Learntofish's Blog

A blog about math, physics and computer science

Introduction to generators in Python 3.4

Posted by Ed on April 22, 2015

In this blog post I will explain how generators are used in Python 3.4.



1. Printing square numbers by creating a list
Suppose we wanted to print the first ten square numbers. Here is how we can do it in Python 3.4:

def squares_list(n):
    return [ i*i for i in range(1, n+1) ]

squares = squares_list(10)
 
for num in squares:
    print(num)   

The output is:

1
4
9
16
25
36
49
64
81
100

Obviously we created a list and therefore used up some memory. Is it possible to do the same without creating a list and allocating that extra memory, and by same I mean we retain this part of the code:

for num in squares:
    print(num)   



2. Printing square numbers by creating a generator
Indeed it is possible with a so-called generator. Let’s rewrite the code from above using a generator:

def squares_gen(n):
    i = 1
    while i <= n:
        yield i*i
        i += 1
    
squares = squares_gen(10)
 
for num in squares:
    print(num)  

We get the same output as previously with the advantage that we did not have allocate memory to create a list.



3. Understanding the generator
How does the generator squares_gen work? Let’s have a look at the following code:

def squares_gen(n):
    i = 1
    while i <= n:
        yield i*i
        i += 1
    
squares = squares_gen(10)
 
num = next(squares)
print(num)

num = next(squares)
print(num)

num = next(squares)
print(num)

num = next(squares)
print(num)

The output is:

1
4
9
16

When we call next(squares) the first time, the code inside of squares_gen is executed until it encounters the keyword yield. The value 1*1 is then returned to num and the generator squares_gen pauses.

The second time we call next(squares) the generator resumes from where it paused until it encounters the keyword yield again. The same happens when we call next(squares) the third and fourth time.

Let’s add two print statements to our code to emphasize this pausing behaviour:

def squares_gen(n):
    i = 1
    while i <= n:
        print("right before yield")
        yield i*i
        print("resuming after yield")
        i += 1
    
squares = squares_gen(10)
 
num = next(squares)
print(num, '\n')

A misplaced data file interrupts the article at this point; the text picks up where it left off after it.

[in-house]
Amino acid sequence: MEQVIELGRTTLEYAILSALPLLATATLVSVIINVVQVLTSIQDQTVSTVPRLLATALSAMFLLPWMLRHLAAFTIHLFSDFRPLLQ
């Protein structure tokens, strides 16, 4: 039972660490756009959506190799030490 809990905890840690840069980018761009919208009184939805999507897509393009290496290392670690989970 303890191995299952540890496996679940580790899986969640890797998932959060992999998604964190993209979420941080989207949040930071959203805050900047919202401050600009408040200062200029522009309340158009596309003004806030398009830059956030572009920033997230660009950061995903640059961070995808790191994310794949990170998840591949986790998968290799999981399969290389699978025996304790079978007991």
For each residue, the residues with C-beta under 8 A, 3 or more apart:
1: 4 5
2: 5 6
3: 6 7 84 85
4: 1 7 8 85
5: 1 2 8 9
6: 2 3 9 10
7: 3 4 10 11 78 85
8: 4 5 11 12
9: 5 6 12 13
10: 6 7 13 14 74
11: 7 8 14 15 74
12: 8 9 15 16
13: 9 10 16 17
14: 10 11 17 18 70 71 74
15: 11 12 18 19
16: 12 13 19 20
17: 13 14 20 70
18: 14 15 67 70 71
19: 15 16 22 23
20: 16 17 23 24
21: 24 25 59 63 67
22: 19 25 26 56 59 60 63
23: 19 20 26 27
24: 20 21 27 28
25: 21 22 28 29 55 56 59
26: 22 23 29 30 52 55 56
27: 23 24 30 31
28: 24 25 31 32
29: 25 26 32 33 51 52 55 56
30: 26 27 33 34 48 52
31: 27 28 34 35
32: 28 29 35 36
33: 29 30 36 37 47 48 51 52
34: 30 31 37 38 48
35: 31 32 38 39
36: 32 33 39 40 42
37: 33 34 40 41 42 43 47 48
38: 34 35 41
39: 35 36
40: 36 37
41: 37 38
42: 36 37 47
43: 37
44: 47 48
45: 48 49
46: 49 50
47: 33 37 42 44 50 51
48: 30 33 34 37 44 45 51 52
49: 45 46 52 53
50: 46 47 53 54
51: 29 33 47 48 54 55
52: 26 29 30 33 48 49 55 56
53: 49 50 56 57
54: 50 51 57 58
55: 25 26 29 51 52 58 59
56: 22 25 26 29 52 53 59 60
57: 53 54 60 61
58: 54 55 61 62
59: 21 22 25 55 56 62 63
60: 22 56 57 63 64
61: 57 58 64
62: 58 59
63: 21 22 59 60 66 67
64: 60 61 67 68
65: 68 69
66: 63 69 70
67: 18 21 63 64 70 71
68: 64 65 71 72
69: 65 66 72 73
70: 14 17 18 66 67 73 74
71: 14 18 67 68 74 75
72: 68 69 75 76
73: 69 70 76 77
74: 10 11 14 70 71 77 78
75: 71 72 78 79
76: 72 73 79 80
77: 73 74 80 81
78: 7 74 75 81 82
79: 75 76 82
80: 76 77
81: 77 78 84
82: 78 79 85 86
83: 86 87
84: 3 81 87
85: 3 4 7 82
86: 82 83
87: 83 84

num = next(squares)
print(num, '\n')

num = next(squares)
print(num,  '\n')

num = next(squares)
print(num, '\n')

The output is:

right before yield
1 

resuming after yield
right before yield
4 

resuming after yield
right before yield
9 

resuming after yield
right before yield
16 

Be careful though when you call next() because doing so more than ten times will cause an error due to the line squares = squares_gen(10). When we use the syntax for ... in ..., we don’t have to worry about this. All the next() calls happen automatically.



4. Generator instead of list comprehension
Let’s print the first ten cube numbers:

cube_list = [i**3 for i in range(1, 11)] 
for num in cube_list:
    print(num)

Again, we can avoid creating the list by using a generator. In this case we can transform the list comphrehension into a generator by simply replacing the square brackets by parantheses:

cube_gen = (i**3 for i in range(1, 11))
for num in cube_gen:
    print(num)

The output is:

1
8
27
64
125
216
343
512
729
1000



References
1. What can you use Python generator functions for?
2. Behaviour of Python’s “yield”
3. Difference between Python’s Generators and Iterators
4. Generator Expressions vs. List Comprehension



Exercise
Print the first ten numbers in the Fibonacci sequence by using a) a list and b) a generator.



Solution
a) Here is the Python 3.4 code that prints the first ten Fibonacci numbers using a list:

def fibo_list(n):
    a, b = 0, 1
    L = []
    for i in range(n):
        L.append(a)
        a, b = b, a+b
    return L

fibo_nums = fibo_list(10)
for num in fibo_nums:
    print(num)

b) Here is the Python 3.4 code that prints the first ten Fibonacci numbers using a generator:

def fibo_gen(n):
    a, b = 0, 1
    for i in range(n):
        yield a
        a, b = b, a+b
        
fibo_nums = fibo_gen(10)
for num in fibo_nums:
    print(num)

In both a) and b) the output is:

0
1
1
2
3
5
8
13
21
34
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One Response to “Introduction to generators in Python 3.4”

  1. […] One reason why this method is more efficient than the first is that itertools.permutations() is a generator, and as such it does not allocate additional memory for a […]

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